OAKLAND — Garrett County Commission Chairman Robert Gatto, who serves as an ex-officio member on the board of education, made a motion at Tuesday’s commission meeting to designate $2.2 million to the board for fiscal 2015 with the amount to be reduced if funding is secured from the state. The motion died for lack of a second.
Gatto made the motion after numerous educators and residents pleaded that the commission provide a funding number.
“I came here tonight thinking we were going to get a number,” said board president Cynthia Downton.
Commissioner Jim Raley indicated that he would like to provide the board with a funding number Dec. 17.
“I’m concerned that we are going to walk out of this room tonight without some form of solution. I can tell you the board of commissioners is not prepared to give some kind of a number because I’m not sure what that number needs to be,” said Raley.
Both Gatto and Commissioner Gregan Crawford stressed the importance of a second meeting with the board to discuss funding and future needs of Garrett County Public Schools.
“We just can’t bridge over the funding another year. We really need to think about the sustainability of our school system and how much we need to act on the facilities and maintenence plan,” said Crawford.
Crawford asked for another meeting and Downton refused to meet with the commissioners without a funding number. Downton stressed that the number is needed to avoid going through the advisory process of closing schools, which is slated to begin in a couple of weeks.
“We need a number, then we will be glad to sit down with everyone. It is not our intent to be sitting here next year, I assure you,” said Downton. “Twice in the past, the commissioners have come forward with money ... after we have gone through that ordeal (of closing schools).”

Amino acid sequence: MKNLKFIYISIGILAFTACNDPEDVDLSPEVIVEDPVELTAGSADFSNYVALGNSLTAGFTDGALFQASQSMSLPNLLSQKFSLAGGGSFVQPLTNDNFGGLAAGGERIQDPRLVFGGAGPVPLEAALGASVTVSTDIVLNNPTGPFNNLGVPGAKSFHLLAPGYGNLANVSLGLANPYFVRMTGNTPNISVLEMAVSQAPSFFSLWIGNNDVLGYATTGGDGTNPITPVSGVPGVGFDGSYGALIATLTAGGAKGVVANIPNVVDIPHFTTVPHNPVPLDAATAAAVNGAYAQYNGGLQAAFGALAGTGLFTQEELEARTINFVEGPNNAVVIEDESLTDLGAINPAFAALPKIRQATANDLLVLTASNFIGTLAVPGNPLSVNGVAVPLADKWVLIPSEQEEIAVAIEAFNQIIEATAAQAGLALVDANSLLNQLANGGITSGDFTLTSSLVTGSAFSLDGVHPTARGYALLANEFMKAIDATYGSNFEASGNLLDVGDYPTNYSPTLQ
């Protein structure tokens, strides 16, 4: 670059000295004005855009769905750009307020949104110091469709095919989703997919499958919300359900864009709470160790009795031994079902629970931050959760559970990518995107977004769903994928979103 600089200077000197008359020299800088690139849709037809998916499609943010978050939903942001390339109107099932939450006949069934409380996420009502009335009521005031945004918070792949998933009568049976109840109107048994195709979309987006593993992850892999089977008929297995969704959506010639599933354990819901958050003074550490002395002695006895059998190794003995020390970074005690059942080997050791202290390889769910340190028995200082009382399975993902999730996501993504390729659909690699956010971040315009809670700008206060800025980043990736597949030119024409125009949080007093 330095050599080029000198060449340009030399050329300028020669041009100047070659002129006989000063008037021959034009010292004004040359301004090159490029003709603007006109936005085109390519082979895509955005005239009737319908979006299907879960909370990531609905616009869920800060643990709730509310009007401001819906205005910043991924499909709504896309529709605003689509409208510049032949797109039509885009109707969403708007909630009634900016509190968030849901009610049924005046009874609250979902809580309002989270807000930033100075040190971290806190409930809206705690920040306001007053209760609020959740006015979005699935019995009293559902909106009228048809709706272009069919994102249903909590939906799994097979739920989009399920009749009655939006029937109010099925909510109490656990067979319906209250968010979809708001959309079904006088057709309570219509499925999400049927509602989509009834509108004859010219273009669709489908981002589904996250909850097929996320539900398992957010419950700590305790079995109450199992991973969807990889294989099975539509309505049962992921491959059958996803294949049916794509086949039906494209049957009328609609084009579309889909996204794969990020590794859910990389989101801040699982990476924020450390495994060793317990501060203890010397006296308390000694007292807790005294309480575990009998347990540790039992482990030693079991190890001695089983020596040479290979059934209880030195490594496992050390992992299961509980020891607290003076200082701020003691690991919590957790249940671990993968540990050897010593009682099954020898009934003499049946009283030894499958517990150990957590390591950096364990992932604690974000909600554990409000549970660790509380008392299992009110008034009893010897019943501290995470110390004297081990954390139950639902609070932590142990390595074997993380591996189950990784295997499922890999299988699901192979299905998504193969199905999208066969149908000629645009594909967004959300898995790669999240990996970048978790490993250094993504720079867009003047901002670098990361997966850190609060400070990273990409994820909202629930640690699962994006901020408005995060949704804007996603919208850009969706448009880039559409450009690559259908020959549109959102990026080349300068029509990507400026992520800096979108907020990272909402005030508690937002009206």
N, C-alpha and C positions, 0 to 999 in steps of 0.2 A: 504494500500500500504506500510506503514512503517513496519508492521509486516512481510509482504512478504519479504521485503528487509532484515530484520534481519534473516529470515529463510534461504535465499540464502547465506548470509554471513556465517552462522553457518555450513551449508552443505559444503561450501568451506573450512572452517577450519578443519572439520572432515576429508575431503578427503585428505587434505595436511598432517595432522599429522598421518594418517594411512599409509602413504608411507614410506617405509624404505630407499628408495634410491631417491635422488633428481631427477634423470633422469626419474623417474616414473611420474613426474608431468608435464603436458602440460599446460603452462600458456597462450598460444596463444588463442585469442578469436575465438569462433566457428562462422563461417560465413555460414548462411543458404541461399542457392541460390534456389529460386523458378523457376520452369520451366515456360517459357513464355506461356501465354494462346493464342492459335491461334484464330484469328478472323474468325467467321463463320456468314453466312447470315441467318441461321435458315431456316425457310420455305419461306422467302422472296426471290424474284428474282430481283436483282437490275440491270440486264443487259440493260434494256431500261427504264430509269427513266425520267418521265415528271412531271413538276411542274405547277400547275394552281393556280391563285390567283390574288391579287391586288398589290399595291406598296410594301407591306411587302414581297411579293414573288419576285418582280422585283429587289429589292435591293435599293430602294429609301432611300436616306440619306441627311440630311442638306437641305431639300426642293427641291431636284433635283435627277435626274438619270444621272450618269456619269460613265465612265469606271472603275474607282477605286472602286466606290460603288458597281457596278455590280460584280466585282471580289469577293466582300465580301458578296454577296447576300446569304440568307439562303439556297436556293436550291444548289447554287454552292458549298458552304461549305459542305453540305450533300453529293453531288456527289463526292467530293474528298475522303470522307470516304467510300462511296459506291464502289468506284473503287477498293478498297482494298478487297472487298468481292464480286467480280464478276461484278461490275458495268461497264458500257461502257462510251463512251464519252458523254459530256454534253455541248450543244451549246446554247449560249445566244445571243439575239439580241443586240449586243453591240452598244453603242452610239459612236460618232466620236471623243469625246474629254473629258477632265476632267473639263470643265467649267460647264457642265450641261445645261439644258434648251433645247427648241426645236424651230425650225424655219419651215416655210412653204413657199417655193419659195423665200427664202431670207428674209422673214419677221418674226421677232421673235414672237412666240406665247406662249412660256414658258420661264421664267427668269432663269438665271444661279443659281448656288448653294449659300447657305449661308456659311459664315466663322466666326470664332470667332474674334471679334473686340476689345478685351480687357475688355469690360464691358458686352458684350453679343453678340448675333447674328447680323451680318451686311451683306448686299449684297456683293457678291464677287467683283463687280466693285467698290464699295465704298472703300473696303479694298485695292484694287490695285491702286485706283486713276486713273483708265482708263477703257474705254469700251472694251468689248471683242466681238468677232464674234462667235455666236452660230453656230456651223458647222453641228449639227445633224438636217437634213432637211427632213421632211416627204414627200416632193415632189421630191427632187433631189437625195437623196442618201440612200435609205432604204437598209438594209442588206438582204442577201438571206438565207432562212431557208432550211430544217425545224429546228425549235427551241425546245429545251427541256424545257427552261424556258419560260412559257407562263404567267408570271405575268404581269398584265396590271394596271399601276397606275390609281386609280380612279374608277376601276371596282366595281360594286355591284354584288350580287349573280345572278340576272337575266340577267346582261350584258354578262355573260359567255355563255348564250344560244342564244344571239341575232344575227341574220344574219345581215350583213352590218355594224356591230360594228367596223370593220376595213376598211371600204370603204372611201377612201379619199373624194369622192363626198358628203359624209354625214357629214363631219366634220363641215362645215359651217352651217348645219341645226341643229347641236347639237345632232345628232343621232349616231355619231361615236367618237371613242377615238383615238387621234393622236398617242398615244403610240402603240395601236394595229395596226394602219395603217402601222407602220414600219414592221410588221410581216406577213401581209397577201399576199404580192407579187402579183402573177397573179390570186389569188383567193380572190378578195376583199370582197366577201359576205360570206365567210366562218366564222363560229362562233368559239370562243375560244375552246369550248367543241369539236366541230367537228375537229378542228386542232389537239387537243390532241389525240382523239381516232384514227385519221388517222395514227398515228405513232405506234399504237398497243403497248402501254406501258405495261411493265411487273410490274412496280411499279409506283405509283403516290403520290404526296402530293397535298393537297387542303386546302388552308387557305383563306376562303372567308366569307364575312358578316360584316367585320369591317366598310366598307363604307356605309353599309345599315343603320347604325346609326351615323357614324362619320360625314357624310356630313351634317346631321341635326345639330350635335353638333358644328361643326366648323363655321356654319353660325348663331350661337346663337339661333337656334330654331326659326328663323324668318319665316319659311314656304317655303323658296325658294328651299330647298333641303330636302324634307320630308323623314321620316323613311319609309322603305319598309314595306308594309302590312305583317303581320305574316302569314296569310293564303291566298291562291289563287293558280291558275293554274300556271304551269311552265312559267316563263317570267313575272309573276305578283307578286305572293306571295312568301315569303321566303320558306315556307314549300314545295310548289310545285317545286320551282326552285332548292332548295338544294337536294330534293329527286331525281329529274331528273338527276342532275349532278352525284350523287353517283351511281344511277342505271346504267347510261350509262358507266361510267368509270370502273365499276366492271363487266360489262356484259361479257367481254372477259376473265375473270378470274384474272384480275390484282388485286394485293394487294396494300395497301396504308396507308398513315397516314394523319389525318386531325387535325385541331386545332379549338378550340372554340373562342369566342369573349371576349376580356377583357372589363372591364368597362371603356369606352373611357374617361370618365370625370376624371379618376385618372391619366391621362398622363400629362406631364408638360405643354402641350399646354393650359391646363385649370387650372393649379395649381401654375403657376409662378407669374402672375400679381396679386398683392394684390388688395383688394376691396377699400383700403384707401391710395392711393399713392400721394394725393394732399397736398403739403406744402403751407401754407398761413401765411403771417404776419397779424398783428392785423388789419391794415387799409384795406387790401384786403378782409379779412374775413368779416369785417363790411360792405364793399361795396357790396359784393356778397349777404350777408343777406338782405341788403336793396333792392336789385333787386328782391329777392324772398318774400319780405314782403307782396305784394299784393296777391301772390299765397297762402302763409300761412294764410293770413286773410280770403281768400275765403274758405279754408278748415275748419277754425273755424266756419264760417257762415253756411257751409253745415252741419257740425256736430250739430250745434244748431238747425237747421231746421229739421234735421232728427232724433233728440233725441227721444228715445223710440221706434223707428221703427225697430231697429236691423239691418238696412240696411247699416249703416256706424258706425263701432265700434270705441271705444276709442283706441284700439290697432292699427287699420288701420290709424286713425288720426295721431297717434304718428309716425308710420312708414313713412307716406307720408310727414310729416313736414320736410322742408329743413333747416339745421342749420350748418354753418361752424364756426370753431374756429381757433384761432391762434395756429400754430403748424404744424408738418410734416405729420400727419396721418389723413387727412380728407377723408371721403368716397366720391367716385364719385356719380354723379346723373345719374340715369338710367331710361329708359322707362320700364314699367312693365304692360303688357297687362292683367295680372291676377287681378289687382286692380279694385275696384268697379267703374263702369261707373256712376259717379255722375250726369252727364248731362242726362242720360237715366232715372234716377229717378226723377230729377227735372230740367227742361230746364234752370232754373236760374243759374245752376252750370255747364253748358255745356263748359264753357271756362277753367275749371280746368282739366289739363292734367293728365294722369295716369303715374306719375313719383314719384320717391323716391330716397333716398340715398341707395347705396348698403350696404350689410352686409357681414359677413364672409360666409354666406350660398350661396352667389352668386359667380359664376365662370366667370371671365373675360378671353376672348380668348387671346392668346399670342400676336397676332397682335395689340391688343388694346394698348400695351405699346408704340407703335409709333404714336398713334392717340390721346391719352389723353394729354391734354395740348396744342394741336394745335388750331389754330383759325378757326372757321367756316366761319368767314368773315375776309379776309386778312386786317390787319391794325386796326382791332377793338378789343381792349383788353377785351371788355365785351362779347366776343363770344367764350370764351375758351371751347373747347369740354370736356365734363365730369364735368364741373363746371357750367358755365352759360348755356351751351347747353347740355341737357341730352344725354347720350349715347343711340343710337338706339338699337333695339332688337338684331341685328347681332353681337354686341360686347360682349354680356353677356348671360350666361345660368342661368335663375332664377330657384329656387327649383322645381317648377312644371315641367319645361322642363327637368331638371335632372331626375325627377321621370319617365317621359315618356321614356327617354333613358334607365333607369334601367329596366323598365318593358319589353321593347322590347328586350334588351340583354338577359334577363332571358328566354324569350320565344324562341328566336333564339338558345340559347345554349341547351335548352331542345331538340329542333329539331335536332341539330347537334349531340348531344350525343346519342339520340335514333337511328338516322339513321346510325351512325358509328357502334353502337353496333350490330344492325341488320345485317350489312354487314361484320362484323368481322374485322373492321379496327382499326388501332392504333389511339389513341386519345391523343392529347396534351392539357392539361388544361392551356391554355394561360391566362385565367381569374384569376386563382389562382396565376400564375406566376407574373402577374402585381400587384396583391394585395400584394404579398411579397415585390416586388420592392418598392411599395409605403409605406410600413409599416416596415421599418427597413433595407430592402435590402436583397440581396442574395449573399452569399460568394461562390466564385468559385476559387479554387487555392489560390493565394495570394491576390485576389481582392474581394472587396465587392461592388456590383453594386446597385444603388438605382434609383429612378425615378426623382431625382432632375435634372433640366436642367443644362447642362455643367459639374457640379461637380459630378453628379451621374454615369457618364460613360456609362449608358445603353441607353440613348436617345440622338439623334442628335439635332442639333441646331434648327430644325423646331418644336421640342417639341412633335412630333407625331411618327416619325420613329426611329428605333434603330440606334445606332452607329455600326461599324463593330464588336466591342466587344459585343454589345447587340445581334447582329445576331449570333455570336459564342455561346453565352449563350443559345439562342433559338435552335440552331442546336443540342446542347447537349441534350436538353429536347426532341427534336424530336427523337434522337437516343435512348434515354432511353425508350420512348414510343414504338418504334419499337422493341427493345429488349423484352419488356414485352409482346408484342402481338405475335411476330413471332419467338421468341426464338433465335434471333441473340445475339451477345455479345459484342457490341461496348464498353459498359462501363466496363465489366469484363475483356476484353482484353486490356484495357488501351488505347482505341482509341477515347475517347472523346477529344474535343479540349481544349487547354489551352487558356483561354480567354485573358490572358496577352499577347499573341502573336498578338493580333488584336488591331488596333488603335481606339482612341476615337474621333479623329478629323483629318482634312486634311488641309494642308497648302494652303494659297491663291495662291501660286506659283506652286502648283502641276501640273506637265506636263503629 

Without additional sources of funding, the board will begin the process for closing Crellin, Friendsville and Route 40 elementary schools. The closure would only close the $2.2 million funding gap by 84 percent, according to Gatto. During a recent board meeting, Gatto asked if $2.2 million would help stop the process of school closures.
“I don’t feel as a spectator in the audience that the answer was yes,” said Raley.
Superintendent of Schools Janet Wilson indicated that a discussion on the budget and the money making the school system whole were two different conversations.
“Two point two (million) stops everything, but then a budget has to come in,” said Wilson. “That ($2.2 million) would basically hold us at a status quo with us taking a look internally at what we are doing. I would like nothing more to avert the advisory process. We need to know the money is there.”
The actual decision on closing schools cannot be appealed, but the process can be appealed, according to Wilson. The board will not make a decision on school closures until April 22, which was done to allow time to see if money from the state can be obtained.
Both Gatto and Wilson feel certain that Sen. George Edwards will be able to secure some funding.
“I think we are going to see come cooperation from the state,” said Gatto.
The amount of money the state may provide will not be known until Dec. 15, according to Gatto.
“The problem, without the guarantee the board has to go on known information. The only information we have right now is we have a deficit of $2.2 million,” said Wilson.
If the board is given $2.2 million, it most likely wouldn’t be enough to restore some fundamental services that have been cut, like middle school art and music classes, according to Wilson.
The board is facing the funding gap because of a decline in student enrollment and how the state wealth formula works. The resource and staffing gap has been lessened because of $1.1 million in grants that the board has obtained, according to Wilson.
“At some point we have to right this ship and address our declining school population,” said Crawford.
Downton was disheartened that the commissioners think the declining enrollment trend is going to continue.
“I still have faith in economic development. I still have faith that we are going to bring families and children to this county,” said Downton. “I see us growing this system. Mr. Raley, I’m very upset that you said you think that there are kids that we don’t give adequate educations to.”
“It’s all kids,” said Raley in response to Downton.
In a letter to the commissioners, Wilson indicated that intervention and academic intervention positions and services need to be restored to elementary and middle schools, respectively.
“That’s the point I’m trying to talk about when I make my comment about adequacy,” said Raley. “I’m not saying that our kids are getting an inferior education and that the teachers aren’t doing a great job. What I am saying is that I’m getting more and more concerned about the gaps.”
Contact Elaine Blaisdell at firstname.lastname@example.org.